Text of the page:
On the nose I got a lot of pine notes along with a healthy amount of soft vanilla. It had a certain sweetness to it as well, like honey. But it also had a darker, richer sweetness as well, like molasses, which I thought was kind of interesting. I also got a darker cherry note, kind of like a Luxardo cherry. It smelled good, but nothing mind-blowing here.
However, what it may have lacked on the nose it made up for in the flavor. I immediately noticed the nice, thick, viscous texture of this whiskey. My mouth was immediately coated with an almost oily residue of flavor. I also immediately noticed that this rye was on the sweeter end of the rye spectrum, but yet it still had that punchiness that I love.
It was a very caramel forward rye. I got some of those pine notes from the nose, as well as a rich cinnamon note that you'd expect from a good rye. But the caramel note seemed to take centerstage and the other flavors were complementary. I also got a consistent undercurrent of soft and not really sweet vanilla.
On the finish the spice really came through. The sweet caramel seemed to take more of a back seat and I was left with delicious notes of cinnamon and black pepper spice. It wasn't anything that burned or was offensive in any way, but rather it simply made my mouth water a bit and made me eager for that next sip.
On later pours, some of the more traditional rye flavors seemed to pop a bit. I got a bit of a tannic oak note, and the pine and cinnamon seemed to come forward a bit. But it always had that undercurrent of soft caramel to balance everything out.
This really was everything I look for in a rye--nice viscous mouthfeel, high proof, and a great balance of spicy and sweet. In fact, after opening this bottle and trying it, I made it a point to track down a backup bottle, something I rarely do. But I just had to have one of these in reserves, it was that good.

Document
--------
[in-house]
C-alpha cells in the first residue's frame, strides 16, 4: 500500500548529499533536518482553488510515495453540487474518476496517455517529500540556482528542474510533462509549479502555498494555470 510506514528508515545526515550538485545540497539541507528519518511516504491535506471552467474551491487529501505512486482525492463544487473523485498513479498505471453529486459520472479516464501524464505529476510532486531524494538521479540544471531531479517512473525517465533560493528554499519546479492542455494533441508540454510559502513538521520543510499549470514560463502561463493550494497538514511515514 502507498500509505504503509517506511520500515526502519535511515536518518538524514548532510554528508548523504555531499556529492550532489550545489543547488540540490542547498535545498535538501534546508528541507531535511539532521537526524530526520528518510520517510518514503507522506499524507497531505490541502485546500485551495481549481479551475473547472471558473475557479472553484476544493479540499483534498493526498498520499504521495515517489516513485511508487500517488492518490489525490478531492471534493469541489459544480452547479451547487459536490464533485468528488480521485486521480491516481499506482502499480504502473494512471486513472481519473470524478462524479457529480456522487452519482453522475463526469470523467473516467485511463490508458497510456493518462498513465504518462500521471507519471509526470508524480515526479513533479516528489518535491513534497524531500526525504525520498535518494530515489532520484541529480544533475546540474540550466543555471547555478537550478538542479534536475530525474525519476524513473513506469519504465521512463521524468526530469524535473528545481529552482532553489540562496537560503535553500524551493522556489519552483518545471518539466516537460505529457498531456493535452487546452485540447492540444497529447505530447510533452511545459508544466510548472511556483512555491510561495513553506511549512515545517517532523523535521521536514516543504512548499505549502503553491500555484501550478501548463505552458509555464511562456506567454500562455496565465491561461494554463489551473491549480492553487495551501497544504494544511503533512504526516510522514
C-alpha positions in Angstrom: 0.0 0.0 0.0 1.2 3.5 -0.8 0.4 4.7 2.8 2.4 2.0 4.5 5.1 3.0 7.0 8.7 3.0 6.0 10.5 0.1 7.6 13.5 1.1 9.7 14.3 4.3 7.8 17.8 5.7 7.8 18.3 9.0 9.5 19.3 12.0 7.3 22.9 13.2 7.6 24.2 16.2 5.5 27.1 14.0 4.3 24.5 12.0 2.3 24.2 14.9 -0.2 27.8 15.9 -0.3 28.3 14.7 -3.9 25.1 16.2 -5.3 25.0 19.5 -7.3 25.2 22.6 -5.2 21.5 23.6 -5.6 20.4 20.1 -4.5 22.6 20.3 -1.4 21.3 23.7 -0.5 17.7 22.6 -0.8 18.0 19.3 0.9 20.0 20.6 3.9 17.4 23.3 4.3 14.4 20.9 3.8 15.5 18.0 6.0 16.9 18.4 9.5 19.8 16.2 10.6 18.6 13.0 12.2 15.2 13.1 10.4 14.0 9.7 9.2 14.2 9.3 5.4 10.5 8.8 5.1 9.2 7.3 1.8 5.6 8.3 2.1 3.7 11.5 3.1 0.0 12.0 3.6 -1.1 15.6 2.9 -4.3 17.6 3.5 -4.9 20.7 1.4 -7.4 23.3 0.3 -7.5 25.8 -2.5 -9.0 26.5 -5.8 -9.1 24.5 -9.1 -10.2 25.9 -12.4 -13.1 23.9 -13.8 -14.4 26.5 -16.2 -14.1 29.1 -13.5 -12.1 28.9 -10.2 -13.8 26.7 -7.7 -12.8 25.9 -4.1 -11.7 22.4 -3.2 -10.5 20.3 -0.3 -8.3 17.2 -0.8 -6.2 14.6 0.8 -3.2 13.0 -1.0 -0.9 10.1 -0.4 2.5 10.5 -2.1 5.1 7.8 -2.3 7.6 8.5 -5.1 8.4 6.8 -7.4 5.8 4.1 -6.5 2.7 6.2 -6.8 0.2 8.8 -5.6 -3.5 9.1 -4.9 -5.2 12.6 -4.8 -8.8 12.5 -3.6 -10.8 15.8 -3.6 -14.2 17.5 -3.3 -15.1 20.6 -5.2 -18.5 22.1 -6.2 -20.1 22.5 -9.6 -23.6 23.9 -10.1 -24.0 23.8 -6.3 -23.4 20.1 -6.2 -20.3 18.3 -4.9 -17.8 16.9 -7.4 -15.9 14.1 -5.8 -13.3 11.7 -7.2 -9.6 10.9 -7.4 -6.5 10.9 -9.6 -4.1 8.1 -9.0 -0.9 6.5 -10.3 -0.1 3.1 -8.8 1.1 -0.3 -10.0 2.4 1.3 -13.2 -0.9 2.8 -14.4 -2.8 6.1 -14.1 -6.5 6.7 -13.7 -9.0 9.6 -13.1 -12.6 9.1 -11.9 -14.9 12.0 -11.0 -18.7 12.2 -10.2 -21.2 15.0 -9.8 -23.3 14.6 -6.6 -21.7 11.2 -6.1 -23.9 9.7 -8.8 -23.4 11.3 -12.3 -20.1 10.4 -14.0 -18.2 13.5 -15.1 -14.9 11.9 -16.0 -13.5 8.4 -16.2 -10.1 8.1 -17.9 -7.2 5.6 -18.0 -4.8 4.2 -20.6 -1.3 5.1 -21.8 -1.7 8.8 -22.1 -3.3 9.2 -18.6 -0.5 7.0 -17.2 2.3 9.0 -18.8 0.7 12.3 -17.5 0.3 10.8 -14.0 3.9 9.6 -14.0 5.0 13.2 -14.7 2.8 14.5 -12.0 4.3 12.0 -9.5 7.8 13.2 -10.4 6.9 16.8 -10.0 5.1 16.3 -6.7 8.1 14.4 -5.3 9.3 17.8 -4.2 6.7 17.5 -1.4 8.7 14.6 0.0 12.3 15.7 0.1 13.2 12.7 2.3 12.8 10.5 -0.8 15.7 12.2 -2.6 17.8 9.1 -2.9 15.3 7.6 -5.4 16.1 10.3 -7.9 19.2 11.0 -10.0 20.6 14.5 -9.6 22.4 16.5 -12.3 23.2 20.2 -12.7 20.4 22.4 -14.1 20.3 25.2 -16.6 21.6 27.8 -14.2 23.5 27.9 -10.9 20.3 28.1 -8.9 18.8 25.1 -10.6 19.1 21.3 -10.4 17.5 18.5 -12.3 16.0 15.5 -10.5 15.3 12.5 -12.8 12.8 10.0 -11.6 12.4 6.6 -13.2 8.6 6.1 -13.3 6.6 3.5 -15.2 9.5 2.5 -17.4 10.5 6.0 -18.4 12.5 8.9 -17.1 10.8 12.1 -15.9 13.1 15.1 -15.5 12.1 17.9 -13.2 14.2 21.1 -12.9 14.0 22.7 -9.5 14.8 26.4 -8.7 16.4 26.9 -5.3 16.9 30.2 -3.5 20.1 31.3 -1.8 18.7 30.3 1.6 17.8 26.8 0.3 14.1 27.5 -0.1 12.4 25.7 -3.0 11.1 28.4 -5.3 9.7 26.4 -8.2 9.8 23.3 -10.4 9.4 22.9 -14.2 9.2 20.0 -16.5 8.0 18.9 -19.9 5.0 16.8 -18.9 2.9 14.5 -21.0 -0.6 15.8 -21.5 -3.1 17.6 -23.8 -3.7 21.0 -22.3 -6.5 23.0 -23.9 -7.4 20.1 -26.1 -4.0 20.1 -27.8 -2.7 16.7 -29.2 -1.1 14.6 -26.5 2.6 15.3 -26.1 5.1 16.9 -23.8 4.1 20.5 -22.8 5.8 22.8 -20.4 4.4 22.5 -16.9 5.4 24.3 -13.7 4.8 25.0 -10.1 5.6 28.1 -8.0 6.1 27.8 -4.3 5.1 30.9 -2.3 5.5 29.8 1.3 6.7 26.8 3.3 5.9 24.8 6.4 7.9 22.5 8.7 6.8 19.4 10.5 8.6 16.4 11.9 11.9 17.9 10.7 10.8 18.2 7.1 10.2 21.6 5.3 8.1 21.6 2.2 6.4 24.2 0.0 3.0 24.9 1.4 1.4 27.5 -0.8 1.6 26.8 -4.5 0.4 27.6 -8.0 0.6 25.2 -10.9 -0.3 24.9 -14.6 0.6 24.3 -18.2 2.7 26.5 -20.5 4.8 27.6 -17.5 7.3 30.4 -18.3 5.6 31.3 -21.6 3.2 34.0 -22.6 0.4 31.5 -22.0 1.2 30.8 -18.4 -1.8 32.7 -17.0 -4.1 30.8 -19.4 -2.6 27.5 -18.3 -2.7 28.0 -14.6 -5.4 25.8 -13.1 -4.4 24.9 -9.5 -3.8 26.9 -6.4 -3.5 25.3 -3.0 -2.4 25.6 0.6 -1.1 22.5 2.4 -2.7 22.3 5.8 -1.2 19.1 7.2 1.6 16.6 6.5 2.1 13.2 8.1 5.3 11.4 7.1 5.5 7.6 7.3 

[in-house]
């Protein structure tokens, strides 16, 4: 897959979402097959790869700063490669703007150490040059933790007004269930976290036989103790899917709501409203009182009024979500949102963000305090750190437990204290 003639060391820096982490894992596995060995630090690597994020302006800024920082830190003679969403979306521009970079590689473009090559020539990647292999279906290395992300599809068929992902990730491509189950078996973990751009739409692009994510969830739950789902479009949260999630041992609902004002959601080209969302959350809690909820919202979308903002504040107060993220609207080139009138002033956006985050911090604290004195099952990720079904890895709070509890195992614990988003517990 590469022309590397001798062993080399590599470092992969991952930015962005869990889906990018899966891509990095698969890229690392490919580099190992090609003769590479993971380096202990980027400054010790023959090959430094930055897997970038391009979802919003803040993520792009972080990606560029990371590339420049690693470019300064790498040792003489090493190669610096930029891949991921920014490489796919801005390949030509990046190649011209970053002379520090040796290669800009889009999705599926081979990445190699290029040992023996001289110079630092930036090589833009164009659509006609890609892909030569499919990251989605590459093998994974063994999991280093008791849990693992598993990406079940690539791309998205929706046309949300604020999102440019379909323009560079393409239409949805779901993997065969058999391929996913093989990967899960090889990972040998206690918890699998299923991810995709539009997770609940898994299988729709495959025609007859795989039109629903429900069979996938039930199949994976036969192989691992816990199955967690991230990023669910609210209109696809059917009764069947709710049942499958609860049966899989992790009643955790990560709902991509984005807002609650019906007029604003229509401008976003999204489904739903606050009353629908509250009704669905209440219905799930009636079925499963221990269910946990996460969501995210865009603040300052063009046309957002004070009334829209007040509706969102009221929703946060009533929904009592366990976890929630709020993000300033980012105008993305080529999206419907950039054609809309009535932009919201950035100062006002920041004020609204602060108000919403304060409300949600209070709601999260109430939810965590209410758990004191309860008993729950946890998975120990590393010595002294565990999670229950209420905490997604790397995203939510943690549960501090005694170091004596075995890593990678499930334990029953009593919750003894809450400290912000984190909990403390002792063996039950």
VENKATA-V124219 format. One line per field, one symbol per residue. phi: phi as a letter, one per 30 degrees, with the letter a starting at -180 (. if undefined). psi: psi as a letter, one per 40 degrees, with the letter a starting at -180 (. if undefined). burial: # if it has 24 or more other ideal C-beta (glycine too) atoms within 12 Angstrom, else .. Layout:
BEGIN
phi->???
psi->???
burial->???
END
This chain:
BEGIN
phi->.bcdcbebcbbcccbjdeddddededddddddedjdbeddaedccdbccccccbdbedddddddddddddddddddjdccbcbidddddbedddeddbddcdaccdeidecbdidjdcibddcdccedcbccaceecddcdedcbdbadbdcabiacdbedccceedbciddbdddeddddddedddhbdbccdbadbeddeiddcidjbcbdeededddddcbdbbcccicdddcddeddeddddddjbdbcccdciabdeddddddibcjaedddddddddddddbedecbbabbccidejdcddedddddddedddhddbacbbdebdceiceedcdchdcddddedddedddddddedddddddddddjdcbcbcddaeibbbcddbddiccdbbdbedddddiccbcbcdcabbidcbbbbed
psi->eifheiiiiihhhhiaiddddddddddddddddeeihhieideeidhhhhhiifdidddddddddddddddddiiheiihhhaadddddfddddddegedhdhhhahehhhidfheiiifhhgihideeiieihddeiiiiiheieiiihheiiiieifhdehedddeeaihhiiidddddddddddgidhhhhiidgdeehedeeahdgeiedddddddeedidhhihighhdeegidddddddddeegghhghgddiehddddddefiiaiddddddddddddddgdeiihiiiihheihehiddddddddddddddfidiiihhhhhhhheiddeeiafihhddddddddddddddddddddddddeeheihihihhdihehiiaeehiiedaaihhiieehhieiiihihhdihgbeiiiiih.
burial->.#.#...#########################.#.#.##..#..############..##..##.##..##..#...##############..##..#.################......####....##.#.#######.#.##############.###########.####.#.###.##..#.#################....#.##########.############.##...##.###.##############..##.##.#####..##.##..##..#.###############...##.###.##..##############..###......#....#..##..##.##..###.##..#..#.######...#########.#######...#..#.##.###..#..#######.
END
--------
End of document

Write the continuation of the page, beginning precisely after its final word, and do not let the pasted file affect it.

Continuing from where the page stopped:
Friday, February 12, 2021
- 104 Proof
It's not often that a bottle will have particular sentimental value to me, but when one does, it seems to stick. It's often tied to a memory or event, good or bad, that that particular bottle is forever associated with. George T. Stagg has always been one of those bottles for me, tied to events and circumstances in my life that I'll forever remember. And every time I come across George T. Stagg, I'm brought right back there.
In this particular instance, I got to try Four Roses Small Batch Select back when it was first introduced to the market. In fact, it was even before it was available here in Illinois. I had the luck to score tickets to a tasting with the late, great Al Young at Warehouse Liquors in Chicago. The event was, in part, to promote some new barrel picks that Warehouse had just gotten in, but it was also part of Al's tour promoting the new product. We got to taste this bourbon, as well as four different private picks and the 130th Anniversary Small Batch. Needless to say it was a hell of a night and one that I'll never forget. I had so much fun spending time with Al Young, and seeing this bottle actually makes me a little sad because it just reminds me that he passed away shortly thereafter.
However, a good friend of mine gave me this bottle (I actually never bought my own), and now I finally have the chance to give it the review it deserves. The nose had a lot of cinnamon, providing a sweet spiciness, along with a nice layer of vanilla. It had some chocolate notes as well, and, oddly enough, I swear I got the aroma of a snack cake, like a Twinkie. It smelled absolutely delicious.